James Carroll

James Carroll

James Carroll a former Boston Globe columnist, is the author of 20 books, including the new novel "The Cloister" (Doubleday). Among other works are: "House of War: The Pentagon and the Disastrous Rise of American Power" and "Christ Actually: The Son of God for the Secular Age." His memoir, "An American Requiem: God, My Father, and the War That Came Between Us," won the National Book Award. His forthcoming book (2021) is "The Truth at the Heart of the Lie: How the Catholic Church Lost Its Soul." He is a Fellow of the American Academy of Arts and Sciences. He lives in Boston with his wife, the writer Alexandra Marshall.

Articles by this author

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Thursday, October 17, 2002
Threshold of a New Era
THAT AN OFFICIAL of the Federal Republic of Germany was sacked last month for comparing George W. Bush to Adolf Hitler was proper, but not because of the insult to Bush. The extremity of Hitler's malevolence must always be insisted upon. Whatever one's problems with Bush, it banalizes evil to equate him with the author of the Final Solution. Germans must be particularly careful not to do this.
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Tuesday, October 01, 2002
The President's Nuclear Threat
''THE NATIONAL Security Strategy of the United States,'' the document published by the Bush administration last week, explains the rush to war, lays bare how much more dangerous the world is under President Bush, and shows that neither he nor his advisers understand the history they have lived through.
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Tuesday, July 30, 2002
The Culture of Self-Deception
''MY DEAR FELLOW citizens,'' Vaclav Havel said in his inaugural address as Czech president, ''for 40 years on this day you heard from my predecessors the same thing in a number of variations: how our country is flourishing, how many millions of tons of steel we produce, how happy we all are, how we trust our government, and what prospects lie ahead of us. I assume you did not propose me for this office so that I, too, should lie to you.''
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Tuesday, July 23, 2002
Questions on Bush's War on Iraq
WE AMERICANS find ourselves in the extraordinary position of witnessing our government's slow but certain movement toward a major war with Iraq.
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Tuesday, May 28, 2002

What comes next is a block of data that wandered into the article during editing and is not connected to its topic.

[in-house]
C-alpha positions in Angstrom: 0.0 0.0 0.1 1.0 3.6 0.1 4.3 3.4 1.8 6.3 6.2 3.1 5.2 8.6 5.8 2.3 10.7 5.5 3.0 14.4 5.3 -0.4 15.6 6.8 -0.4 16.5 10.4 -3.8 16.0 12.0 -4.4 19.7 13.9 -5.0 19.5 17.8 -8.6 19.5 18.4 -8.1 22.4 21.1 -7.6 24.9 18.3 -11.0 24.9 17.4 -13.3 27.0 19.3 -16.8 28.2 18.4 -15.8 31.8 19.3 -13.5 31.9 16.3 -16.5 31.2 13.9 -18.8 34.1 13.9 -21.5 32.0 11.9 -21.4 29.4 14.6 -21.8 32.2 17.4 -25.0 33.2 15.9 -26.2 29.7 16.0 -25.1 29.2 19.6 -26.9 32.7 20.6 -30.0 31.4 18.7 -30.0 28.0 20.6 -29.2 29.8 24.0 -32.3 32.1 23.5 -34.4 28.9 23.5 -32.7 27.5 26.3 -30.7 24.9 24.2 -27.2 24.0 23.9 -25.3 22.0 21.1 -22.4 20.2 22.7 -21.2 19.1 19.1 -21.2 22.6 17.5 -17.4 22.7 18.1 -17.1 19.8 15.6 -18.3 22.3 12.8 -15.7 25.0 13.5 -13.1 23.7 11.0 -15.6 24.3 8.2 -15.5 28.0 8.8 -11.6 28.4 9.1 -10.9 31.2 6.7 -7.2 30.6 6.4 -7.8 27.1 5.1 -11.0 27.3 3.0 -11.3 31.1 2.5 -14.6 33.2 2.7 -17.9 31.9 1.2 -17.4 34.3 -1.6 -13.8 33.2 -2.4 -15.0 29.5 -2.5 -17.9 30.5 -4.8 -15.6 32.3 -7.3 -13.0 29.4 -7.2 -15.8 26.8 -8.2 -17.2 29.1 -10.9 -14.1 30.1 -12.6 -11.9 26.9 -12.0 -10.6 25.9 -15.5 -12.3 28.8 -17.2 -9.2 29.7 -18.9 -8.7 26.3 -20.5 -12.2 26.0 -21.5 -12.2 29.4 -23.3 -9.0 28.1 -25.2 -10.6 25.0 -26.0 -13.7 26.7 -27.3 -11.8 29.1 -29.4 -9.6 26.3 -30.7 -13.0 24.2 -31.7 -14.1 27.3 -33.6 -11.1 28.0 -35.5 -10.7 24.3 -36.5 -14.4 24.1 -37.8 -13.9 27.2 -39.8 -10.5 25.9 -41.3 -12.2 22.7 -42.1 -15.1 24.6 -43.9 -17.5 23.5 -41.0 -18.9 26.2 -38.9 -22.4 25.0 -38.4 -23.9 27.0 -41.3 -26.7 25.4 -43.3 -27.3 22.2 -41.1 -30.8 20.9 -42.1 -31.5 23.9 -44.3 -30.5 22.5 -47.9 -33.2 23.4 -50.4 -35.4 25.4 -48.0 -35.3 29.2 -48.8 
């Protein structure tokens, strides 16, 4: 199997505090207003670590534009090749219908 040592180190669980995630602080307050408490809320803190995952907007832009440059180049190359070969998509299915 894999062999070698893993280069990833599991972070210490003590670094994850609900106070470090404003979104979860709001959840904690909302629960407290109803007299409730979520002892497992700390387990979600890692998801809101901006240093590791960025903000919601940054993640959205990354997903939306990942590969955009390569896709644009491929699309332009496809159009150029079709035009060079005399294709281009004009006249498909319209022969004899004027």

We Must All Prevent War
THE SHOCK OF headlines leaves us unable to distinguish between the merely awful and a world historic threat. The Catholic crisis and even the war on terrorism will be mere footnotes to the present age if the conflict between India and Pakistan moves from border skirmishing to general war. As the prospect of such escalation grows more likely by the day, here are several points deserving of renewed emphasis:
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Tuesday, April 23, 2002
The Quiet After the Siege
JERUSALEM -- ALWAYS A CITY to send bolts of recognition through your mind, Jerusalem is even more electric now, but in a ghostly way.
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Tuesday, March 12, 2002
America as Sparta
WHEN DID ATHENS become Sparta? When did America redefine itself so profoundly around war?
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Tuesday, March 05, 2002
Bush's Bunker Presidency
MY FATHER was a senior Pentagon official during the Cuban Missile Crisis in the autumn of 1963. My family lived at Bolling Air Force Base in Washington on a street known as ''Generals' Row.'' Our neighbors were the top officers of the Air Force, and during the heat of the showdown with the Soviets my father and his colleagues did not come home for days on end.
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Tuesday, February 19, 2002
Bush's Radical Shift in Military Policy
GEORGE W. BUSH is widely regarded as the avatar of a conservative restoration, but he is the opposite. This presidency marks a radical overthrow of traditional American values and policies. Civil liberties are obviously at issue in the new regime of homeland security, but the most drastic shift involves American attitudes toward war.
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Tuesday, February 05, 2002
A Buildup in Search of an Enemy
THE DEFEAT of Hitler, coming only weeks after the death of Franklin D. Roosevelt, marked the end of one era and the beginning of another, when the Soviet Union went immediately from being America's indispensable partner to being America's nemesis.
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